On a usual Wednesday evening, at a time when most children and early adolescents are frozen in front of a computer, cellular phone or television, a small group or non-assuming warriors gather for training. The unmistakable decrescendo of multiple basketballs echoing off of the walls of the Friendly High School gym, combined with the high pitch squeak of dozens of rubber shoe soles pivoting sharply across the hardwood flooring create a form of music only truly loved and affectionately recognizable to those who have ever laced up a pair of high tops in hopes of athletic perfection.
The group of soldiers assembled on this particular evening are energetic girls who range in age from 10 to 14 years old. They are smaller in stature than the their typical male counterparts but their lack of size is compensated by an insatiable willto define athletic success not by the points on the score board, but by the unparalleled passion and gumption to achieve. Many call that attribute courage, others call it nerve, and others call it bravery or moxie. The appropriate word in this context is one that has been used to describe icons like Allen Iverson whose diminutive stature and his impoverished beginnings were overshadowed by his “tough as nails” NBA celebrity status and his “assassin” basketball mentality. Eric Thomas was once homeless and an uneducated high school dropout, but after obtaining a General Education Diploma (GED) and after the 12 years it took for him to earn a 4 year undergraduate degree, he refused to be outworked by more privileged students and he became not only one of the most sought after motivational speakers on the planet, but a person whose story book biography includes the accomplishment of a doctorate degree. One word – heart. These girls have heart.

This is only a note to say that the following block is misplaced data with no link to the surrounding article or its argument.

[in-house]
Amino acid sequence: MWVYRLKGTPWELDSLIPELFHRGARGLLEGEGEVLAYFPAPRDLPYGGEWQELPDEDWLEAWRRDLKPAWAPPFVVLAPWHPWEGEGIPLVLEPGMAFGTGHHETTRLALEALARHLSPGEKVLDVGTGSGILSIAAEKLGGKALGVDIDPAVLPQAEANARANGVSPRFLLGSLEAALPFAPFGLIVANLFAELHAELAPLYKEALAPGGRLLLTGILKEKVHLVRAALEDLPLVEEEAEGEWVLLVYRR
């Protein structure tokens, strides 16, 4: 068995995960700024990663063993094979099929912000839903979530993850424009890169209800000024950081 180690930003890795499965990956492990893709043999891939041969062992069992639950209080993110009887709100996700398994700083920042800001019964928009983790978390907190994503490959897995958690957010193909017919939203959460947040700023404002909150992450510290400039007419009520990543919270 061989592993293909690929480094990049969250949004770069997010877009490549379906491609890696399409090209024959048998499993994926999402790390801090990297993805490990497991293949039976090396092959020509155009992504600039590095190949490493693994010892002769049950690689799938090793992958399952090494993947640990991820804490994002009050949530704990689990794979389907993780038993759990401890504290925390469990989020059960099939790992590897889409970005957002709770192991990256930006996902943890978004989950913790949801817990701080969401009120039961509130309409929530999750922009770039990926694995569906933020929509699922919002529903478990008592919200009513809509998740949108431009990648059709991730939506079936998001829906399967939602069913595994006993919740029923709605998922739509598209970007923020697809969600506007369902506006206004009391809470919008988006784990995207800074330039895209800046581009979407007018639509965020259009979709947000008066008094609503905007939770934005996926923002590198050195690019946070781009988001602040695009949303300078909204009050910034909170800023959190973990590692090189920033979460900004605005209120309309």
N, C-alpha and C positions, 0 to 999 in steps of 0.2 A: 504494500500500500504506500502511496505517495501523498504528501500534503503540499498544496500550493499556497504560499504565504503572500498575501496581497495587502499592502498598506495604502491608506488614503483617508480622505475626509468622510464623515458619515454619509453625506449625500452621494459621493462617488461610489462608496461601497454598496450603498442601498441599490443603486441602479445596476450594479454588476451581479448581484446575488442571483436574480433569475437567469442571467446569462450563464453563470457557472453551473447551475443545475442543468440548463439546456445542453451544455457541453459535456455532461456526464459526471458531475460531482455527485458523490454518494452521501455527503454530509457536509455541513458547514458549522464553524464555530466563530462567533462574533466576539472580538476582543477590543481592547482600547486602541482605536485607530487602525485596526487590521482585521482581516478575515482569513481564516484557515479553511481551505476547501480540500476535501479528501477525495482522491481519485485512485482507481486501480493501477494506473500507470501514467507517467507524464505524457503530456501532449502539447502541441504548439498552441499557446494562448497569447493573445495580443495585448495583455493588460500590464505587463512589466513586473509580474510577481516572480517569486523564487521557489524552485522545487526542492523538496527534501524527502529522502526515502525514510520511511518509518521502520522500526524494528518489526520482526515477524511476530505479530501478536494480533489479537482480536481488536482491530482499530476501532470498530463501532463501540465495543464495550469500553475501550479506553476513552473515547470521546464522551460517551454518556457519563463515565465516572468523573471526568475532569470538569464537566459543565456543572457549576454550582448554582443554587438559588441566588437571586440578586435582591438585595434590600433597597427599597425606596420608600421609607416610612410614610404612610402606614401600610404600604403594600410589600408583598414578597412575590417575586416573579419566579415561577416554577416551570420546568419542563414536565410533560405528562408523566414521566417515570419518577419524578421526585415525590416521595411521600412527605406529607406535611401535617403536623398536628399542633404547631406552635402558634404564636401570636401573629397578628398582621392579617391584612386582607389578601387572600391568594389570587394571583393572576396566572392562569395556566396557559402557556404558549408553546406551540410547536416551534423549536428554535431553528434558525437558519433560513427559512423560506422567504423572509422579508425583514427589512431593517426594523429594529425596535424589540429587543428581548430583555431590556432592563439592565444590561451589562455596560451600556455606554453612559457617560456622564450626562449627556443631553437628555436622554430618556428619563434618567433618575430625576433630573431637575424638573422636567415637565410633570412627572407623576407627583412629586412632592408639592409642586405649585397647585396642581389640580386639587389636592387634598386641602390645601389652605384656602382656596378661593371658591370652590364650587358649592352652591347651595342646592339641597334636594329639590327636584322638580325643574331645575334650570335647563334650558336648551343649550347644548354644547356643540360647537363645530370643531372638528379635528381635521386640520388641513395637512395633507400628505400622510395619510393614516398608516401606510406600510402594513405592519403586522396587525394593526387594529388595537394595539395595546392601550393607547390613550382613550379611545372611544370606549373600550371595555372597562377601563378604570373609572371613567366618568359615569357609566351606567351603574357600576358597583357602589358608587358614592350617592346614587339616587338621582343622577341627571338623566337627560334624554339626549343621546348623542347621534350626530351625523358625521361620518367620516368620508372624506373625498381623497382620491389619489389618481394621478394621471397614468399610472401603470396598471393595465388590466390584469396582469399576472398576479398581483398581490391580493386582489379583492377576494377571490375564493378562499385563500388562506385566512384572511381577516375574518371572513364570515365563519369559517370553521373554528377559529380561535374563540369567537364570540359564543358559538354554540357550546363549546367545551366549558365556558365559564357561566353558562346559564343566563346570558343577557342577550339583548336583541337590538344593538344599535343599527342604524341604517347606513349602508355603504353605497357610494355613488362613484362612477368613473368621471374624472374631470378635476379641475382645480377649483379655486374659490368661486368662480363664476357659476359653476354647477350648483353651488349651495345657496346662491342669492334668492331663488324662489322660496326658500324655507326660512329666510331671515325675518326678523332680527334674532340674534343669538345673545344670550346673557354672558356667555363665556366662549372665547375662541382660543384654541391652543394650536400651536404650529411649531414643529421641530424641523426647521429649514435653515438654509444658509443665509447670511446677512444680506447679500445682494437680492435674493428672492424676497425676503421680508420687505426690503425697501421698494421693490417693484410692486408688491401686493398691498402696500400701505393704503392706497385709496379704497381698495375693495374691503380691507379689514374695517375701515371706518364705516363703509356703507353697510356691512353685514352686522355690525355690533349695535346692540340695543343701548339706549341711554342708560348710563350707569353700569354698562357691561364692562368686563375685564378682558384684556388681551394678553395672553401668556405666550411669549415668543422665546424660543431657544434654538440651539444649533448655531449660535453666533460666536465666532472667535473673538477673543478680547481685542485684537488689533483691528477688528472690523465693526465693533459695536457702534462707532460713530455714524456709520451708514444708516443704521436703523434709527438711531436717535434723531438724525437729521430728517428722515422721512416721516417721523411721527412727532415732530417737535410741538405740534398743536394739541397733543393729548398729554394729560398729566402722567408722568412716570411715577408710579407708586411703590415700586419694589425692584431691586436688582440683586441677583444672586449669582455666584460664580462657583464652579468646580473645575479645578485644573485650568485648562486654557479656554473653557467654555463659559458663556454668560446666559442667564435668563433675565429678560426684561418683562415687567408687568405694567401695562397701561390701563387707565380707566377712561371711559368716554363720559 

Inside of the song of the gym, the hollow and grated baritone of the orchestrator can be heard bellowing. “I want you to mess up…that’s how you learn!”. Nicknamed “L Train” as heard by Goodman Basketball League Commissioner Miles Rawls and years later labeled as “Prime Objective” during his Rucker League basketball circuit, DC native Coach Lonnie Harrell arranges the gym’s movement. Lonnie has played in collegiate as well as professional basketball leagues and he is now founder of Team Prime Sports Club, a grassroots organization focused on developing the mind and skills of young athletes. In partnership with former University of Maryland basketball National Champion and current WNBA All Star Marissa Coleman, Lonnie has organized a brand affectionately named Lady Prime Marissa Coleman. LPMC currently consists of 5 teams that incorporate girls who are in the 4th through 9th grades and the teams compete in the Amateur Athletic Union (AAU), National Travel Basketball Association (NTBA), United States Basketball Association (USBA), and the League of Girls (LOG). The practices are consistently intense but Lonnie’s laid back and personable demeanor prevent the practices from feeling overwhelming. He often expresses his desire to balance to structure and discipline required to successfully compete with the top organizations, with the necessity of maintaining the intangible piece of the game that makes it fun for the girls. He offers an insight to his training mentality and his belief in the necessity of allowing the girls to make mistakes without dwelling on the outcome. “Teaching kids to focus on the process instead of outcomes also teaches them the value of delayed gratification”. The parents of these small squads of competition killers are first-hand witnesses of the girl’s physical growth as well as the undeniable development in their confidence and tenacity; traits that will serve them well in practically every circumstance when then they begin their adult lives. The girls are responsive to Lonnie and the manner in which they acknowledge him is a testament to his character. Ignorant of his collegiate and professional accolades, oblivious to the countless playground legend stories, and unaware of elite level of competition that he once dominated, the girls do not call him “L Train”, “Prime Objective”, “Mr. Harrell”, or even “Coach”. To them he is simply “Lonnie”. Unbeknownst to them and perhaps even to him, Lonnie is changing their lives forever.
-Randy Griffin (MPD)